Super-easy to set up
Single Ethernet port
No USB ports
Leave it to Google to design the best-looking anything. Its Wi-Fi system is no exception. The set contains three satellites, which Google call “Wi-Fi points,” each of which covers 1,500 square feet, for a grand total of 4,500 square feet of blanketed coverage. The points are shaped like thick hockey pucks and sit beautifully in plain view. Unfortunately, they lack USB ports, which mean you can’t connect peripherals.
Each point houses a quad-core Arm CPU, 512MB of RAM and 4GB of eMMC flash memory, plus AC1200 (2X2) 802.11ac and 802.11s (mesh) circuitry and a Bluetooth radio. Google combines its 2.4GHz and 5GHz bands into a single band, which means you can’t designate a device to a single band, but on the upside, it uses beamforming technology, which automatically routes devices to the strongest signal.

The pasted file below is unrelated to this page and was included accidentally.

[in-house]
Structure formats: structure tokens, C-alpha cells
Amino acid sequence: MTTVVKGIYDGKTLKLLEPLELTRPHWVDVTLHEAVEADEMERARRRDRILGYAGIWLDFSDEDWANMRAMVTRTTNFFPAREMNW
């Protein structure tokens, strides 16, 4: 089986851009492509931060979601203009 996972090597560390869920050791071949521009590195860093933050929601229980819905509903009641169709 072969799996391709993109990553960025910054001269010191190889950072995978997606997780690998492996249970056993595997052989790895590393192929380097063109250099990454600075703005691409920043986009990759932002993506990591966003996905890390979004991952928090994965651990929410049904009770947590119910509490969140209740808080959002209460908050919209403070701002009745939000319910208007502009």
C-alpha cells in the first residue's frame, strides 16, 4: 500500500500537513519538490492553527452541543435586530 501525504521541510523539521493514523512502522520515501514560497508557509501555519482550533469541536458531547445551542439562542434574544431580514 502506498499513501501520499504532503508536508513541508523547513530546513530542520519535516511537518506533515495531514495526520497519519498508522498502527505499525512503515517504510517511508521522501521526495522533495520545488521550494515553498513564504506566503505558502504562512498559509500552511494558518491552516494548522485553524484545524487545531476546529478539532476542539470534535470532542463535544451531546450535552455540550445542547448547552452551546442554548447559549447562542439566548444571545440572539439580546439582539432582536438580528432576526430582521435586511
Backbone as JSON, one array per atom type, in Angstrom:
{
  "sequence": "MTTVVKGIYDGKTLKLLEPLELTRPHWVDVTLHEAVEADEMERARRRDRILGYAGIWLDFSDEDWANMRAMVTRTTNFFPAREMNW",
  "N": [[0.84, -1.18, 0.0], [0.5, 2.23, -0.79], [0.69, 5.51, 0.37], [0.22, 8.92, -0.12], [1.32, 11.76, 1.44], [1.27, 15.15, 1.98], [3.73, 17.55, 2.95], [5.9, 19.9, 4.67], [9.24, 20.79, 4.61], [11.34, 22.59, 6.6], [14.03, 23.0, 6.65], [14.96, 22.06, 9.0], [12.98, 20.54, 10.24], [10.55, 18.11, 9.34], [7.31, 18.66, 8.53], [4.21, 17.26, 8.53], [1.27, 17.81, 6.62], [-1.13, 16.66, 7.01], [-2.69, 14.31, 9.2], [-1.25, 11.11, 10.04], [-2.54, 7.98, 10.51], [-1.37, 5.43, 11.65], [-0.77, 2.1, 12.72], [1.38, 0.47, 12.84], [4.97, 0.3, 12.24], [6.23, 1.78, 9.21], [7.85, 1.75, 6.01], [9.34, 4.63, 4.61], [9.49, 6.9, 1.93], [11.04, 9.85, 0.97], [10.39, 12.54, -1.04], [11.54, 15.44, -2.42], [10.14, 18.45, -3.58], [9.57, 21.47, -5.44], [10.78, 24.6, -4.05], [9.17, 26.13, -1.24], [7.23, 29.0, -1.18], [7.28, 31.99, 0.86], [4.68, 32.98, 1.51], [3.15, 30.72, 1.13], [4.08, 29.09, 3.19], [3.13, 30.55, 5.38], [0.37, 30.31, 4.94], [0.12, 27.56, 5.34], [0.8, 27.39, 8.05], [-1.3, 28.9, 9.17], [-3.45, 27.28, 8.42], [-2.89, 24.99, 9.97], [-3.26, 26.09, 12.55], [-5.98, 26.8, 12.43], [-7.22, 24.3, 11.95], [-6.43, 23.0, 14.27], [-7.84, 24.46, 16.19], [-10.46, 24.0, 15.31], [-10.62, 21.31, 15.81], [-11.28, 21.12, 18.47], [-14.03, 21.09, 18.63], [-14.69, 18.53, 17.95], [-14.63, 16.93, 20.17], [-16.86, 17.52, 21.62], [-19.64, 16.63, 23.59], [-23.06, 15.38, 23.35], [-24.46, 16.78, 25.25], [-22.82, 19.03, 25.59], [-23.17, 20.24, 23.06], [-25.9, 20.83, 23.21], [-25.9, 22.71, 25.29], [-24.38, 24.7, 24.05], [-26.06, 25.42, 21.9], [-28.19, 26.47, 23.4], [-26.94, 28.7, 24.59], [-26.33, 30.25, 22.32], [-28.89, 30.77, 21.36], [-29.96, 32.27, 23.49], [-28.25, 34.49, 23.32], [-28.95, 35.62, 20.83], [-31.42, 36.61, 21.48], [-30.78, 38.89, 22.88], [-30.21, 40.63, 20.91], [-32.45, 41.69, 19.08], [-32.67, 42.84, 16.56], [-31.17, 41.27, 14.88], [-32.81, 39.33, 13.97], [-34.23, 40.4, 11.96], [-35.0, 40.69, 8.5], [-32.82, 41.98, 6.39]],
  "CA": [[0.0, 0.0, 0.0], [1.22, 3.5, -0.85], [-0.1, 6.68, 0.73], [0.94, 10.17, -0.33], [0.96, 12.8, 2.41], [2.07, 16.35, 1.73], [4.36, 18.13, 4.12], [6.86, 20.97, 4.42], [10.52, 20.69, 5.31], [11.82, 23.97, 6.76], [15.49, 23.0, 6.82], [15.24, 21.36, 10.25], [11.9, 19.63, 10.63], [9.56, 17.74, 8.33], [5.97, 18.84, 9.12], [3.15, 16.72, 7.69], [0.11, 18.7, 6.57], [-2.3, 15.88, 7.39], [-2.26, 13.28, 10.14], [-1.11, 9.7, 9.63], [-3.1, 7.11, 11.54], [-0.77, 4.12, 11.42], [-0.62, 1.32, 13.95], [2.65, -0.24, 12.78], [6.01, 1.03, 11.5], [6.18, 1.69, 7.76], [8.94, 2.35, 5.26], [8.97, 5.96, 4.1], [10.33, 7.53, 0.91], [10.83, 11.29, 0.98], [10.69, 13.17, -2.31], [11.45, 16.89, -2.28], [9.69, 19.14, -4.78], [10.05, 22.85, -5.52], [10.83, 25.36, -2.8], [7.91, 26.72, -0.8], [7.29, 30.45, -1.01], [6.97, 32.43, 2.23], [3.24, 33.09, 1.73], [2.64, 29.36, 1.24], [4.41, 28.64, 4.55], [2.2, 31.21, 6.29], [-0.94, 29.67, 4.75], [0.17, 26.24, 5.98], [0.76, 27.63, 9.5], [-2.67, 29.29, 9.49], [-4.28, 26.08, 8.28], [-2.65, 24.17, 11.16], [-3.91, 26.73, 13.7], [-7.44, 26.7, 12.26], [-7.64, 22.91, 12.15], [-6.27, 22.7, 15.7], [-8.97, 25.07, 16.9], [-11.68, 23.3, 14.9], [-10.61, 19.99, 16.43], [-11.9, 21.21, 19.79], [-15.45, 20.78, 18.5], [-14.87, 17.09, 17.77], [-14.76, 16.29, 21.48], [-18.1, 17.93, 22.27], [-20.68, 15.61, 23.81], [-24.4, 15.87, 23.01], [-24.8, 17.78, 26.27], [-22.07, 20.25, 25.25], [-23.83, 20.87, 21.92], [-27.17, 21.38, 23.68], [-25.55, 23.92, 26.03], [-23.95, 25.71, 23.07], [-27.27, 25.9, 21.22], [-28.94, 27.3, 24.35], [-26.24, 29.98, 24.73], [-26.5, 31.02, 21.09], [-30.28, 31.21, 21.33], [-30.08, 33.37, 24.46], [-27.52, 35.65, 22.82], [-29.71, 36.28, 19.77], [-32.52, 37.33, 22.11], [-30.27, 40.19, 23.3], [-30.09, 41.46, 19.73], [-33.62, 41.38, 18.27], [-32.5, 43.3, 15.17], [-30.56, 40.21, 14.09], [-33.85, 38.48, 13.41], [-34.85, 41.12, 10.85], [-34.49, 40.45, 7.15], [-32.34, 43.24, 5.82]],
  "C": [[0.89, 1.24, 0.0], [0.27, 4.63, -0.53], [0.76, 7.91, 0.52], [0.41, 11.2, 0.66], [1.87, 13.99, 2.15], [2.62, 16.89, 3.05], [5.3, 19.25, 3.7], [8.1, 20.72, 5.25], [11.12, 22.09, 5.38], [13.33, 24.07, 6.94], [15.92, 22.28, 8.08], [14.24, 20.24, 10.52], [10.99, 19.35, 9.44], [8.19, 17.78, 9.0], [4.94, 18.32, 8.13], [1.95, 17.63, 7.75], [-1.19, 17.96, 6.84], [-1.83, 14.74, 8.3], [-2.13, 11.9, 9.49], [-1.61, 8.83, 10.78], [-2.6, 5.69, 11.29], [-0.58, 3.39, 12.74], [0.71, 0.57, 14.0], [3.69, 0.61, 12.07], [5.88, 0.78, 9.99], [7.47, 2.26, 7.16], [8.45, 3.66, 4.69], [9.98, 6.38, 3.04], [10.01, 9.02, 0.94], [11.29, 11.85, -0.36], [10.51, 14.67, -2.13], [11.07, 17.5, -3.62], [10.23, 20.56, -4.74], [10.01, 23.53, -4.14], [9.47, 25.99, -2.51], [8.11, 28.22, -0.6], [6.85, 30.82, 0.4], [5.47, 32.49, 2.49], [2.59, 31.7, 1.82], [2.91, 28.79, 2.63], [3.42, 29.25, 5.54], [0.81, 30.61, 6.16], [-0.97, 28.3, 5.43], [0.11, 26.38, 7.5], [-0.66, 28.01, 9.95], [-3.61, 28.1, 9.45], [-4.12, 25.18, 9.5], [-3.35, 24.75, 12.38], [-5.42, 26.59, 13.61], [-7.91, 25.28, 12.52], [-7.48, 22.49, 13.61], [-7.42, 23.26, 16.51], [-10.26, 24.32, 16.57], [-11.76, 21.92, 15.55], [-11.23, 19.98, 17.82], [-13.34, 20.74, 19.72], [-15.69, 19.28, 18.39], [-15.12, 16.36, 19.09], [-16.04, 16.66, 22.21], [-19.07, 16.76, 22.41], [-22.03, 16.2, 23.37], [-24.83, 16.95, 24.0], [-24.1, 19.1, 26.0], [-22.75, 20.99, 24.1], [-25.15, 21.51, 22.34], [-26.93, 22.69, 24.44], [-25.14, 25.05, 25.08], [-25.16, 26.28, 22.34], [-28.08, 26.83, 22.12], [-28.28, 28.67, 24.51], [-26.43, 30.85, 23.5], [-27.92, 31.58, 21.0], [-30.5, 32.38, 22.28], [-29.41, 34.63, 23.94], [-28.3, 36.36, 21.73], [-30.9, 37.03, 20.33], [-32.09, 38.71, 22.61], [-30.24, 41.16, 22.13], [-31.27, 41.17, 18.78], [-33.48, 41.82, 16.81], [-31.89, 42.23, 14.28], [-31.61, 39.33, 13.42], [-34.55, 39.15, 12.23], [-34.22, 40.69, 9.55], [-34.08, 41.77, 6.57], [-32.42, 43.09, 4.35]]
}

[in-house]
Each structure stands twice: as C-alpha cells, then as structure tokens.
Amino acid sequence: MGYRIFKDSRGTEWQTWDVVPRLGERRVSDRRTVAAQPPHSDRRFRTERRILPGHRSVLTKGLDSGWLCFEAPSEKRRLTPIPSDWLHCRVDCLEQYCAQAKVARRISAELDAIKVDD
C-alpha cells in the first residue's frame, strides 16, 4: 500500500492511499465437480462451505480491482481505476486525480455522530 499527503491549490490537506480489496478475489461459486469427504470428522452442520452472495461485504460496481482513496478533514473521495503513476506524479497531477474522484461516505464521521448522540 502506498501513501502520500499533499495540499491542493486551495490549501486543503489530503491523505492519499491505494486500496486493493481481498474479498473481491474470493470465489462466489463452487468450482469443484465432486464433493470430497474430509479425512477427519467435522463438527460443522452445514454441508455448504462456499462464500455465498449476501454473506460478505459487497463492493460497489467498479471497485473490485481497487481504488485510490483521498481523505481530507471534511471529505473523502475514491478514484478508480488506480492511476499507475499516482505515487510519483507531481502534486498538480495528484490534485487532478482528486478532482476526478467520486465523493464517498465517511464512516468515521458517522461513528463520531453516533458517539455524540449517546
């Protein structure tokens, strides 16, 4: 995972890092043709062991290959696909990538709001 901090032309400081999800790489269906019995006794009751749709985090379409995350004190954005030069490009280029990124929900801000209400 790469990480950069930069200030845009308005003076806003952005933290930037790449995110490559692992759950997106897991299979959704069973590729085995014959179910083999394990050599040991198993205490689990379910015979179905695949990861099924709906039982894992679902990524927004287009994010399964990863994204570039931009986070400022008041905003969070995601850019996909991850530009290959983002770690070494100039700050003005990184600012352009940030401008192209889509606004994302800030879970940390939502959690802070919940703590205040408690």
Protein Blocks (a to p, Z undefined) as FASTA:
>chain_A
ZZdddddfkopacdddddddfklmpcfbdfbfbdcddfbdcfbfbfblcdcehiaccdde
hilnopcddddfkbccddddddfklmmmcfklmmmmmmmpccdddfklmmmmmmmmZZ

Google Wi-Fi wins in our testing for best design not just for its hardware, but its software, too. The accompanying app (for Android or iOS) is intuitive and lets you manage the status of your points, as well as set up guest networks, test speeds, port forwarding and more. Unfortunately, there are no parental controls, but regardless, Google Wi-Fi will get your household online quickly and easily.
"The Google Wifi might just be one of the best wireless routers on the market, and it’s hard to think of someone we wouldn’t recommend it to." — Bill Thomas, Product Tester
Stable and reliable connections
Not as fast as other mesh systems
Lacks advanced features like QoS
A cheaper option than some of the other items on this list, eero wants to bring fast, reliable Wi-Fi into your home without any hassle. Everything about this system is designed with simplicity and convenience in mind. Setup takes less than 10 minutes and is compatible with any internet provider. Further management of the system can all be done on the straightforward eero app on your phone. The system automatically updates to improve itself and keep your network safe and secure.